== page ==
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Helpful tips before diving into the list:

Keep glycemic index in mind when considering sugars for an ADHD diet.  The glycemic index is a scale that goes from 0 to 100 and measures how quickly a carbohydrate will make blood sugars rise.  You’re probably familiar with it as a tool for diabetics but it’s also helpful in managing an ADHD diet.  Avoiding blood sugar spikes means avoiding blood sugar crashes, and the ADHD brain operates better in a stable environment.  High GI’s are over 70 and low GI’s are under 55.  I’m a nice person, so I found a link with a list of most of the sweeteners on my guide (and then some) and their GI’s . . . CLICK HERE FOR THE HELPFUL GI LIST.

Also, blood sugar spikes are reduced when sugar is consumed with fiber or protein.  Keep this in mind while looking at labels or working in your kitchen.

High fructose corn syrup

This highly processed sugar is overwhelmingly villianized by the general public even though it isn’t much worse than table sugar.  Until scientists figure out how much worse it is, there is still definitely a problem with HFCS – it’s EVERYWHERE!!  Bread, BBQ sauce, flavorings, ketchup, fruit snacks…the list goes on because it’s cheap! And if you see it on a label it’s probably among a host of multisyllabic cheap “passable” additives and preservatives. The ADHD diet needs none of that. If HFCS is on a label, you are most likely looking at an EVIL, heinous “food product,” not a food. Gingerly set that box/bottle/package down, then run away screaming.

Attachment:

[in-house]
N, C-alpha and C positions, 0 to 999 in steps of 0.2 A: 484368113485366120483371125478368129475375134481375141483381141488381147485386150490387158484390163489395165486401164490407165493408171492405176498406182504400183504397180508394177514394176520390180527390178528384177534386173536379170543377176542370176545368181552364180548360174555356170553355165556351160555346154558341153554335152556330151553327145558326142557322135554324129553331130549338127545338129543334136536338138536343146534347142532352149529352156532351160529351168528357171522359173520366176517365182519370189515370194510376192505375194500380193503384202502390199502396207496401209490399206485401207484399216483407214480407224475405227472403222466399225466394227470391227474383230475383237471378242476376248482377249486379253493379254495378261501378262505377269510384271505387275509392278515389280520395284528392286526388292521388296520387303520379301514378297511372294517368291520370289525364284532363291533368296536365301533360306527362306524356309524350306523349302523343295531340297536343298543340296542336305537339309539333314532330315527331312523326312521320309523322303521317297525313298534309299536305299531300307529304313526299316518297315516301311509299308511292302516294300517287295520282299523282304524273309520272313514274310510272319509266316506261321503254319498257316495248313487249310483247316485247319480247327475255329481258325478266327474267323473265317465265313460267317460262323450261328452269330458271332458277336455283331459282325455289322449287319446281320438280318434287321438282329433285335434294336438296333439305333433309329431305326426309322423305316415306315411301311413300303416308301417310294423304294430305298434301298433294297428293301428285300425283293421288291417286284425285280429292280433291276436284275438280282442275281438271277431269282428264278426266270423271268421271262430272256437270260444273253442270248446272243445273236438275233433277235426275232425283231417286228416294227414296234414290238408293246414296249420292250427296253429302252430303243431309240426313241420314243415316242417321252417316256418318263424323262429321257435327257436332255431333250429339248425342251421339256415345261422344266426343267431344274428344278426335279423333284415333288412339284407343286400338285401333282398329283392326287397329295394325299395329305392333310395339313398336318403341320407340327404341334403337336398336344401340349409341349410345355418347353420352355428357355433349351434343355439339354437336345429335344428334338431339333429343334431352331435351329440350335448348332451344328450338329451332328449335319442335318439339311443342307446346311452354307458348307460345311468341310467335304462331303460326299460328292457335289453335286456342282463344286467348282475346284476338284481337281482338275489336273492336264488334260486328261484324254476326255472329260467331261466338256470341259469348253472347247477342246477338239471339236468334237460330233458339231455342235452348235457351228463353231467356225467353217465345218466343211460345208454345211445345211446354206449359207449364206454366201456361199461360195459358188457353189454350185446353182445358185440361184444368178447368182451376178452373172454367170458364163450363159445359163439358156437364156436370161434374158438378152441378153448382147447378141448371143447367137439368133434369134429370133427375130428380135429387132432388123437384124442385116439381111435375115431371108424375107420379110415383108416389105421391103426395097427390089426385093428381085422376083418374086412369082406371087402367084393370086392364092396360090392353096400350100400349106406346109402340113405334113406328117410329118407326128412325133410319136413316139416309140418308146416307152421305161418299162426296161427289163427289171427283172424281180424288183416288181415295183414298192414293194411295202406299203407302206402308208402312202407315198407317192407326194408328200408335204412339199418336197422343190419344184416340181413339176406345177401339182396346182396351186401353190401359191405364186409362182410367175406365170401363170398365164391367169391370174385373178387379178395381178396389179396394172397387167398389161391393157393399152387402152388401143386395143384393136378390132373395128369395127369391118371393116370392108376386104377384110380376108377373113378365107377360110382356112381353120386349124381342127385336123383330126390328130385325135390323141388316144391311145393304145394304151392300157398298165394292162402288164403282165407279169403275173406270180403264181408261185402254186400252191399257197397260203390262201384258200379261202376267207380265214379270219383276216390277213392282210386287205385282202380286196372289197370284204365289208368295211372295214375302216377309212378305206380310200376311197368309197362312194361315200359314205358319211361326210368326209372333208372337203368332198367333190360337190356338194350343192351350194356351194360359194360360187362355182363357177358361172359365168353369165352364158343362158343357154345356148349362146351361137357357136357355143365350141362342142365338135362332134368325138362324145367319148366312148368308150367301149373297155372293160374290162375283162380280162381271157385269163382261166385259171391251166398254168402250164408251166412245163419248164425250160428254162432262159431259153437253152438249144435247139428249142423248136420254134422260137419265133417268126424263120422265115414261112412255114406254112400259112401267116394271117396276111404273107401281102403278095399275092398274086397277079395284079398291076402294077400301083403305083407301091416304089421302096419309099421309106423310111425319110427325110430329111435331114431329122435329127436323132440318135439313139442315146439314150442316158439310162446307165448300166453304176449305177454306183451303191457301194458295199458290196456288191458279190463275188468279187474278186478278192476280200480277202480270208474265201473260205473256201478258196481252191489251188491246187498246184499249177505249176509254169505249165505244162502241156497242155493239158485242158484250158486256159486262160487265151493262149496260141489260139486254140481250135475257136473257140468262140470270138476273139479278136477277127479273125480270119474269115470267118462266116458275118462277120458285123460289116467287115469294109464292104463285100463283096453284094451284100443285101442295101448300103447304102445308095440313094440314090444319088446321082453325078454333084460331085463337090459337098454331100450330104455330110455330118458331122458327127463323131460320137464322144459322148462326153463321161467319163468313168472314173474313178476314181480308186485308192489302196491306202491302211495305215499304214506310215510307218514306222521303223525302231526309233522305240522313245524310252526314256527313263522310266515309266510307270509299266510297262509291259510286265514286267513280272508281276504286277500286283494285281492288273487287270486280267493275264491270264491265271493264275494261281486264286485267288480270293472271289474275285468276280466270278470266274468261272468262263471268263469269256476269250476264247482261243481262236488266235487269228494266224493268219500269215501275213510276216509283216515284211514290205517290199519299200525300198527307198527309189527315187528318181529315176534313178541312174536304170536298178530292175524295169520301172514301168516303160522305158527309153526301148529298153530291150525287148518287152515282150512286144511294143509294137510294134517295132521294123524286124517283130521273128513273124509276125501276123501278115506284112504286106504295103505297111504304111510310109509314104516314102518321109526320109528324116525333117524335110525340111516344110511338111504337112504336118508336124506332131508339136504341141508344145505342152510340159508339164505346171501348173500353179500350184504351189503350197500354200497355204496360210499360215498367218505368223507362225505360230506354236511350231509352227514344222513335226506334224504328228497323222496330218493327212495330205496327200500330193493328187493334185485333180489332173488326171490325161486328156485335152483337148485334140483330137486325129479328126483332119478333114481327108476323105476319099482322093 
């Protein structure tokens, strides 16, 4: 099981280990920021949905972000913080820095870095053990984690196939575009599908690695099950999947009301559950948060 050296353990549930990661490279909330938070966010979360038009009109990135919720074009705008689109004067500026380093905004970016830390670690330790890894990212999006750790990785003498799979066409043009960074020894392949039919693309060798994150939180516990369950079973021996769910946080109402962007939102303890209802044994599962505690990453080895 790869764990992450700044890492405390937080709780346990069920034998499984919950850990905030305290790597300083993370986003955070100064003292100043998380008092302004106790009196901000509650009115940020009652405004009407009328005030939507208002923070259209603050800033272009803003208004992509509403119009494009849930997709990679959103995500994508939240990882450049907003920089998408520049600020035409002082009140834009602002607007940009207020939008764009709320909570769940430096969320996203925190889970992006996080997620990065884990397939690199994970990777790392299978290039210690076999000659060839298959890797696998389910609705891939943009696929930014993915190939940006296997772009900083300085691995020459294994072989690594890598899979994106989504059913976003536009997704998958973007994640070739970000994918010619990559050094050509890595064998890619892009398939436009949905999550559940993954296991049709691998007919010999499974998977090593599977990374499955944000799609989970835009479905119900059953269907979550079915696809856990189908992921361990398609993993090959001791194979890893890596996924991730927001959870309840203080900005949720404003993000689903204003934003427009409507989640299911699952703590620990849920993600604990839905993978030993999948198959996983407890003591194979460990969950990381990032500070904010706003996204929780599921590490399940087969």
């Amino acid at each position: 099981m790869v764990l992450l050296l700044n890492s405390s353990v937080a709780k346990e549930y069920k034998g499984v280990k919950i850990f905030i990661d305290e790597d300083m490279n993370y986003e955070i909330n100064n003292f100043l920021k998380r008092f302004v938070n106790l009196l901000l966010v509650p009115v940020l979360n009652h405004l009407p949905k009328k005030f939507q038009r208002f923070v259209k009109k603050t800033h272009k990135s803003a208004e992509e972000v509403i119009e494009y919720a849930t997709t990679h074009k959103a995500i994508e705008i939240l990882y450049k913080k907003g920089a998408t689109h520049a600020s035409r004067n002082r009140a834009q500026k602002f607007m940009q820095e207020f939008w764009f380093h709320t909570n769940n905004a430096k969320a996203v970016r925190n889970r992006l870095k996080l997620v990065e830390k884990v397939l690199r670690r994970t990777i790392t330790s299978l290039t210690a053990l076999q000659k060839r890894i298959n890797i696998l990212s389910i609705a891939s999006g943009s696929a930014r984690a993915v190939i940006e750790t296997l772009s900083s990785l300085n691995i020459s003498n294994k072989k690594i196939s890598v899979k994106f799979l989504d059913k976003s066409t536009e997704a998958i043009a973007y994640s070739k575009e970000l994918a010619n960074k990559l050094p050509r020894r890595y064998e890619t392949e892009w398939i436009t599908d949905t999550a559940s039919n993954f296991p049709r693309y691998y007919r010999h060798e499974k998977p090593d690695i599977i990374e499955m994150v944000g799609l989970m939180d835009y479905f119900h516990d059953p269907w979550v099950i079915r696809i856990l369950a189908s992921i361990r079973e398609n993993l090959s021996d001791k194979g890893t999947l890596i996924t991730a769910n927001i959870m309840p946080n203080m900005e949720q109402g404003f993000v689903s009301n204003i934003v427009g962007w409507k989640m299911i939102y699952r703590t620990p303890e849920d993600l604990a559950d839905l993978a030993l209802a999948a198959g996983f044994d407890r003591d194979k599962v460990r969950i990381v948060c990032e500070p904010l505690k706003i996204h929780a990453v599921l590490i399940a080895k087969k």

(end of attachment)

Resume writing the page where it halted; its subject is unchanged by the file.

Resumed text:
Corn syrup
Just a touch less processed and easier for the body to break down than HFCS, corn syrup still has the “food product” ingredient status. You can find it organically, but it’s no better than table sugar.  Run/walk screaming.

Table sugar – sucrose
When someone says sugar, this is what most people think of. This is what you are trying to avoid. Like HFCS, corn syrup or any other refined sugar it has no nutrient value and leaches nutrients from the body in order to be digested.  So it’s not particularly evil among sugars other than that it exacerbates ADHD symptoms, and a lifetime of over consumption can lead to many forms of death. So, use sparingly!

Powdered sugar